Are bacterial vaccine antigens T-cell epitope depleted?
Halling-Brown, Mark D. and Sansom, Clare E. and Davies, M.N. and Titball, R.W. and Moss, David S. (2008) Are bacterial vaccine antigens T-cell epitope depleted? Trends in Immunology 29 (8), pp. 374-379. ISSN 1471-4906.
For many infectious diseases, protective immunity can be elicited by vaccination with pathogen-derived proteins. Peptides derived from these proteins are bound to major histocompatibility complex (MHC) molecules and presented to T-cell receptors to stimulate an immune response. We show here that, paradoxically, bacterial proteins known experimentally to elicit a protective immune response are relatively depleted in peptides predicted to bind to human MHC alleles. We propose three nonconflicting reasons for this: the lack of precision of current predictive software, the low incidence of hydrophobic residues in vaccine antigens or evolutionary pressure exerted on bacteria by the immune system. We suggest that there is little value in predicting candidate vaccines based on high MHC-binding epitope density.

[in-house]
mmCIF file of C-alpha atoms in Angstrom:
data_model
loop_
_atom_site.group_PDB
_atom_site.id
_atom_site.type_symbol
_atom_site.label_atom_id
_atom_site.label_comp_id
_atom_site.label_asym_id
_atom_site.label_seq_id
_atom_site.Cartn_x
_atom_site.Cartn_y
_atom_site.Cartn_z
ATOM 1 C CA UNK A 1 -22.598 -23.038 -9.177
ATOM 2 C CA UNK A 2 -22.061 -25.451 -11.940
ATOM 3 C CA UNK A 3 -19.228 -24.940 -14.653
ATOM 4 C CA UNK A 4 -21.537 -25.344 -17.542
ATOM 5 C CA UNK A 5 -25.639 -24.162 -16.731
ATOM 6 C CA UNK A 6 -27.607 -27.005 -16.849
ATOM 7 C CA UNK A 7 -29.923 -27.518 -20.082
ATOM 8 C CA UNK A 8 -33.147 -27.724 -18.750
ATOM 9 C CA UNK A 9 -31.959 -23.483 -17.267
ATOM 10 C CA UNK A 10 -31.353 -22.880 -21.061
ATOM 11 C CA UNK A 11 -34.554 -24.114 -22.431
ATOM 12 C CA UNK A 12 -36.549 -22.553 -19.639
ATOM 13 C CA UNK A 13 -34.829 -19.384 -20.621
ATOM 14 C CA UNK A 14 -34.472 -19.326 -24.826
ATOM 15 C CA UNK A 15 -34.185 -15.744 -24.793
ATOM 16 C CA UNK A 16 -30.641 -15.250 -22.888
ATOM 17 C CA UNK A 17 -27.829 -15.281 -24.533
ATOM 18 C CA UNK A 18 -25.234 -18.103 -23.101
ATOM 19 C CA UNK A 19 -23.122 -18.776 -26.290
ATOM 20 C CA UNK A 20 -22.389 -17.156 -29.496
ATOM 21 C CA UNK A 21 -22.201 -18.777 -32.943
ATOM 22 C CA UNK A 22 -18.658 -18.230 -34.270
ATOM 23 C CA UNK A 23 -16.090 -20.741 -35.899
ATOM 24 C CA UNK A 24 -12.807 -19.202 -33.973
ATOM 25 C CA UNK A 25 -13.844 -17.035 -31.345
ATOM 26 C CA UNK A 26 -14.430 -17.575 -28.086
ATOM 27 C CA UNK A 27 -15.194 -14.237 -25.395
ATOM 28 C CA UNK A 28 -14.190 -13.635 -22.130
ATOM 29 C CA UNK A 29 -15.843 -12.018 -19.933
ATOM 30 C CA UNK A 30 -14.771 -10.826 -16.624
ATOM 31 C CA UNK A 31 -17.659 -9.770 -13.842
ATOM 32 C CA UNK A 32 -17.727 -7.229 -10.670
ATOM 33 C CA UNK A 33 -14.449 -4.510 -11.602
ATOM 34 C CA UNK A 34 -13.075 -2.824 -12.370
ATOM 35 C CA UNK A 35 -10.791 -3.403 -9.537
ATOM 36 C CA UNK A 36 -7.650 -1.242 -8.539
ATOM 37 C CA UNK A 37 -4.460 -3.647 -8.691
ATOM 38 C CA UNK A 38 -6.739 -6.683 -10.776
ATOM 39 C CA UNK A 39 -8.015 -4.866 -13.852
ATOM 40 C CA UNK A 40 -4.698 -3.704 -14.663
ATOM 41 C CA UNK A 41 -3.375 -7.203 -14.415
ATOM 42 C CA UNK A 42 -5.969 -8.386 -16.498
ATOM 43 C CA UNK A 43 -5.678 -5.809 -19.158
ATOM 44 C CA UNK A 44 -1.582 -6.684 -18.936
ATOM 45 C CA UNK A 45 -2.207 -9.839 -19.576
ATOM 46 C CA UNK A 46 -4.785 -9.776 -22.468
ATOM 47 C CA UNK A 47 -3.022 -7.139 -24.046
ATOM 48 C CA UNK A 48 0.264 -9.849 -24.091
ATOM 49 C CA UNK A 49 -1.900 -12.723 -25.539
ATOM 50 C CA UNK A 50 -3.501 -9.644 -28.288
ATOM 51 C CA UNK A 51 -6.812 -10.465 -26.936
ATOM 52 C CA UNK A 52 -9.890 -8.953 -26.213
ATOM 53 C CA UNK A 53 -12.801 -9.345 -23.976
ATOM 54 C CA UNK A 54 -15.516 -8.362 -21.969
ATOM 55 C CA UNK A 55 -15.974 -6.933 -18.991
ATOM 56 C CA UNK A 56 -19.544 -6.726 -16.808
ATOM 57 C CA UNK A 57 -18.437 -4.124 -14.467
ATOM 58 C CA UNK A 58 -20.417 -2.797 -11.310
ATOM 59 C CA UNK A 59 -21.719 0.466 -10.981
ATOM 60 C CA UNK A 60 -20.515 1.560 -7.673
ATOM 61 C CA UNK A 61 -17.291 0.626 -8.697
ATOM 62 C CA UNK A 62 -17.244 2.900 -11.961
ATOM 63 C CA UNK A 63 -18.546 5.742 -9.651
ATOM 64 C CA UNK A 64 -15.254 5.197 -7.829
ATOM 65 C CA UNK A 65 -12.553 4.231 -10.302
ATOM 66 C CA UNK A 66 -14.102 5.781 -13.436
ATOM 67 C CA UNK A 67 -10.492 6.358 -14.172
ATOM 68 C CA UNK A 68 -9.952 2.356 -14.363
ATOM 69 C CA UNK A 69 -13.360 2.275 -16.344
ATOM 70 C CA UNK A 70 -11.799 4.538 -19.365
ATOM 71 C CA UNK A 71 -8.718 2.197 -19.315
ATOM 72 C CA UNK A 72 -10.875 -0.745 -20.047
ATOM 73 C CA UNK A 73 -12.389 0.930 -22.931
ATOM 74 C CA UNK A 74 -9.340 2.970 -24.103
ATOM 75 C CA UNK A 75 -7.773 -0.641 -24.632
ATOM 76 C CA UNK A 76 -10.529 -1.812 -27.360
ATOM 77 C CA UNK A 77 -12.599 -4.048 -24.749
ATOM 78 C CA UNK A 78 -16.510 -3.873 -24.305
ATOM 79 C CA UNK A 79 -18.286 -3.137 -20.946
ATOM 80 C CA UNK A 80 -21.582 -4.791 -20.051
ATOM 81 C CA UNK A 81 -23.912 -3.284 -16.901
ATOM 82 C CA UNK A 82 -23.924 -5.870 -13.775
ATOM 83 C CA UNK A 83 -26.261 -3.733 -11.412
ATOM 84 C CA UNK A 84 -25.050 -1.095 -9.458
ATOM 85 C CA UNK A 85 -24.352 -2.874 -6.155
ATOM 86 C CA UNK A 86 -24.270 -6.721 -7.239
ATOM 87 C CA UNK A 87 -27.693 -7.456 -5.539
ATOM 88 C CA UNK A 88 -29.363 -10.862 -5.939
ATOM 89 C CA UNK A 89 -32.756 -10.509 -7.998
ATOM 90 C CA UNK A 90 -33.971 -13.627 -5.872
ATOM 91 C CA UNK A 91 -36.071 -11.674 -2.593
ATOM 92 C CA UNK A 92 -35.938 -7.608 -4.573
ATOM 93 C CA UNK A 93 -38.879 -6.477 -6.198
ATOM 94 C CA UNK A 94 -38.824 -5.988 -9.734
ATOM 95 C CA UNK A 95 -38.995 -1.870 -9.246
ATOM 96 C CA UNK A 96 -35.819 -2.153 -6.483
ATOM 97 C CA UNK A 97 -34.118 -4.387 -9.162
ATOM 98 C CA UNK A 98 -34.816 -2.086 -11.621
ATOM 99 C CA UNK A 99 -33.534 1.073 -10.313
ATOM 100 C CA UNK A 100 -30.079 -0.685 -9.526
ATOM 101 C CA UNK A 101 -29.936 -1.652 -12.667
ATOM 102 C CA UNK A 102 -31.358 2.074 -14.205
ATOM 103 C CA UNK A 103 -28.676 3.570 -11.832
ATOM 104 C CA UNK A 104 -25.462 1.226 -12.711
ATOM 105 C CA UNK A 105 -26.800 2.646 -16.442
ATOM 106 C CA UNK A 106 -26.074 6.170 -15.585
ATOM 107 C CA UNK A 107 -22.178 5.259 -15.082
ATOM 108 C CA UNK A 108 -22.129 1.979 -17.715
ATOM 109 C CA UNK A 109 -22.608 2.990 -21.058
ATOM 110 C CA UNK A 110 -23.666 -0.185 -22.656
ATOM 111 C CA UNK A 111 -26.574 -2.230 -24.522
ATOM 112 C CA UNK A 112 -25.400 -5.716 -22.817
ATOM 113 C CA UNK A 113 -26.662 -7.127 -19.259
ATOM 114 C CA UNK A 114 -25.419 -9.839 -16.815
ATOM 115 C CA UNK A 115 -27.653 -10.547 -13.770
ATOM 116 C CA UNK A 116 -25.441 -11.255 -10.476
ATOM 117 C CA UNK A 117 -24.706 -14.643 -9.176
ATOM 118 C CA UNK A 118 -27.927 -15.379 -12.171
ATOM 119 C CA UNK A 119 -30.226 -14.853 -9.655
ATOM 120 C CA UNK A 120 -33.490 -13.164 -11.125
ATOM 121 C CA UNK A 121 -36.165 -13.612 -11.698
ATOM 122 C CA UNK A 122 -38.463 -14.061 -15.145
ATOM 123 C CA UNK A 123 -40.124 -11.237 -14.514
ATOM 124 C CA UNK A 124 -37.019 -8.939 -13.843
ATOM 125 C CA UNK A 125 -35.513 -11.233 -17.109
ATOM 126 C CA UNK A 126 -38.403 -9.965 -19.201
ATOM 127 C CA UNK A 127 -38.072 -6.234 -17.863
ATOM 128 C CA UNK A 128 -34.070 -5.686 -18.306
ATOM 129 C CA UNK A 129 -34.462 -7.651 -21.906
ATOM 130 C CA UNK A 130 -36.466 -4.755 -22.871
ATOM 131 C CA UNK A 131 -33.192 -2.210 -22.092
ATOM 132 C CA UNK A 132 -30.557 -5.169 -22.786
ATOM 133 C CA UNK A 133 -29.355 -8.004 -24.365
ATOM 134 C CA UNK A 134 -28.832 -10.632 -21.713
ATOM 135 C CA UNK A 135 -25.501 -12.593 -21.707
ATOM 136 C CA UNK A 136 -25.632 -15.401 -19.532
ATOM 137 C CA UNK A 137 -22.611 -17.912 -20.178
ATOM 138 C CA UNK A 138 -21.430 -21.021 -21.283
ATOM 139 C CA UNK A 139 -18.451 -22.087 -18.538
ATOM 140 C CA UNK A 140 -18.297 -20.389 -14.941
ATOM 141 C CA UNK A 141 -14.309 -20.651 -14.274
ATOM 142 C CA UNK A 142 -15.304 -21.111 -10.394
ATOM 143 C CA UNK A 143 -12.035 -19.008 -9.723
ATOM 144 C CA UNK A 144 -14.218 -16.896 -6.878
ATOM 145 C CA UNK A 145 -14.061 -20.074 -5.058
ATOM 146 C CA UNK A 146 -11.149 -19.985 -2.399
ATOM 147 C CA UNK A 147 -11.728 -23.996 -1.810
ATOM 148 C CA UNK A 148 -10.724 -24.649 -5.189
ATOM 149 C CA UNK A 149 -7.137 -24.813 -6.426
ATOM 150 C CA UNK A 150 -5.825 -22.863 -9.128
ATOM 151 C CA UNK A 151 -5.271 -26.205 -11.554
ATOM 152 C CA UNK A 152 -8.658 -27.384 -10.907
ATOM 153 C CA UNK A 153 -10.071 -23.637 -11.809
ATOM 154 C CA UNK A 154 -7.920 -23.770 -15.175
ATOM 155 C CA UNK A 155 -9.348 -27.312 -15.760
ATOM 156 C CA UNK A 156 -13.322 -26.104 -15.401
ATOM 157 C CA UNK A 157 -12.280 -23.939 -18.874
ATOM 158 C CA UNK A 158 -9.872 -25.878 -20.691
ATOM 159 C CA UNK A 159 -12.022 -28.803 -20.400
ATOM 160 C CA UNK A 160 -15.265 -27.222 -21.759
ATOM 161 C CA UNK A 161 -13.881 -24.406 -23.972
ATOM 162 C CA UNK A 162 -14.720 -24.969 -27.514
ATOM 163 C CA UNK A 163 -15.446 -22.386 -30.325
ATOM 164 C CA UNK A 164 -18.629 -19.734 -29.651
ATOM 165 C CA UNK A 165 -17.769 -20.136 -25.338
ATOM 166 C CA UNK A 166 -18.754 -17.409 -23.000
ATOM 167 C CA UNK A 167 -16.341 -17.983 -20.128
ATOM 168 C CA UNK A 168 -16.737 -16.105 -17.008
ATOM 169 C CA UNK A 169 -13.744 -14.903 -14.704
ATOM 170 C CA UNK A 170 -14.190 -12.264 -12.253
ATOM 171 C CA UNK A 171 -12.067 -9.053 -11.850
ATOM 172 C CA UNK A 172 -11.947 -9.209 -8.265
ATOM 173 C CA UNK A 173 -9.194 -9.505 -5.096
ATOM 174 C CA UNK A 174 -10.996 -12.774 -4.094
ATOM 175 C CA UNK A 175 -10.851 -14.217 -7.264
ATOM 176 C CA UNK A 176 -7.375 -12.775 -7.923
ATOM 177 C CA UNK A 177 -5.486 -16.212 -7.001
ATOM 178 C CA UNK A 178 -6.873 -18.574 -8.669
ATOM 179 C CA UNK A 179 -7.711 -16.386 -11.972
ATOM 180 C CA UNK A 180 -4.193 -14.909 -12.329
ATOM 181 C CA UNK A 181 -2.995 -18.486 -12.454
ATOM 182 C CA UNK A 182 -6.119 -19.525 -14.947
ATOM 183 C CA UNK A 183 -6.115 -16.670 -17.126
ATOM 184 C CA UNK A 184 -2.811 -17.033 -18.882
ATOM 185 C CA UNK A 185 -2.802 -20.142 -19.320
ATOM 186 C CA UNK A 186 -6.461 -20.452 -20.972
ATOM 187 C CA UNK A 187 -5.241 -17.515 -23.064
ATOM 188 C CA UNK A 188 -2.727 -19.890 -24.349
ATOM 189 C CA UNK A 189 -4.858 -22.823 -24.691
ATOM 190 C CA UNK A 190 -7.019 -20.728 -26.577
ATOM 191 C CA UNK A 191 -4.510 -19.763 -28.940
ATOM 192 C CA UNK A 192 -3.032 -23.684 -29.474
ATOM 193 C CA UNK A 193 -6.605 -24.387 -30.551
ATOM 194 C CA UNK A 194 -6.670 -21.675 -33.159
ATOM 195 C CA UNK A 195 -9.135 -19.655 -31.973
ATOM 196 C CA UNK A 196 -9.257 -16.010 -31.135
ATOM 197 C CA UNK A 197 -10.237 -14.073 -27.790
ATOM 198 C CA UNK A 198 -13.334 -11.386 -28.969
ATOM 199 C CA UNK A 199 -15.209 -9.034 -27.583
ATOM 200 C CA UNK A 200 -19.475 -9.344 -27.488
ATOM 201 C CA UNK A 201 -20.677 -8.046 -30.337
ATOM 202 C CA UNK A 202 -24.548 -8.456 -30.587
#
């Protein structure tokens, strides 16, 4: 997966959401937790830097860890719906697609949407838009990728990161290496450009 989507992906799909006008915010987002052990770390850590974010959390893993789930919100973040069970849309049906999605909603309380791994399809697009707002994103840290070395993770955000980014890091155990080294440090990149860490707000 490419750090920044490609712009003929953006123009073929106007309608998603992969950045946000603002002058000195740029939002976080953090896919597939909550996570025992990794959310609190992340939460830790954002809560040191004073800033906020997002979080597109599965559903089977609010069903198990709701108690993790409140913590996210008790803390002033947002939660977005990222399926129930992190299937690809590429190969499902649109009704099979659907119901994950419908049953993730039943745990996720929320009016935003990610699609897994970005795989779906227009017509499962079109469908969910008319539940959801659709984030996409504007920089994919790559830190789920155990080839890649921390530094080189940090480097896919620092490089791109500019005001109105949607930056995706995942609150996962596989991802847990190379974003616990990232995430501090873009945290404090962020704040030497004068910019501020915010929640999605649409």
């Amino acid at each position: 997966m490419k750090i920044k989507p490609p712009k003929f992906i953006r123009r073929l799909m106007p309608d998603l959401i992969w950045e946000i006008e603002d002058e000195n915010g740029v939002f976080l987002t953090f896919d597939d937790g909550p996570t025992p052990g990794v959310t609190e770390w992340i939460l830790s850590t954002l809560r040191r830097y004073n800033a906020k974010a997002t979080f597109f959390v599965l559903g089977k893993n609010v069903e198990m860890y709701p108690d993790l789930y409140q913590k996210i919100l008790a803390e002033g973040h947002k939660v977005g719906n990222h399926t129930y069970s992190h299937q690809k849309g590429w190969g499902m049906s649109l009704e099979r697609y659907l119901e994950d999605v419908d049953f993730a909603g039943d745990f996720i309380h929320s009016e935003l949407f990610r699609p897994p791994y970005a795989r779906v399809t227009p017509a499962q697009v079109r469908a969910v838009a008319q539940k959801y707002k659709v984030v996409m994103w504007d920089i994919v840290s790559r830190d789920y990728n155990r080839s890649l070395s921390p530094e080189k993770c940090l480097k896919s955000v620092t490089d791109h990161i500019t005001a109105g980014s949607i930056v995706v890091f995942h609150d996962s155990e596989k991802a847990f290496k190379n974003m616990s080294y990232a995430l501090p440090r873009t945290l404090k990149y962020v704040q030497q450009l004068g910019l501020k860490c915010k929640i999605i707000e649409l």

|School:||Birkbeck Schools and Departments > School of Science > Biological Sciences|
|Research Centre:||Structural Molecular Biology, Institute of (ISMB)|
|Date Deposited:||04 Aug 2010 14:09|
|Last Modified:||06 Dec 2016 10:43|
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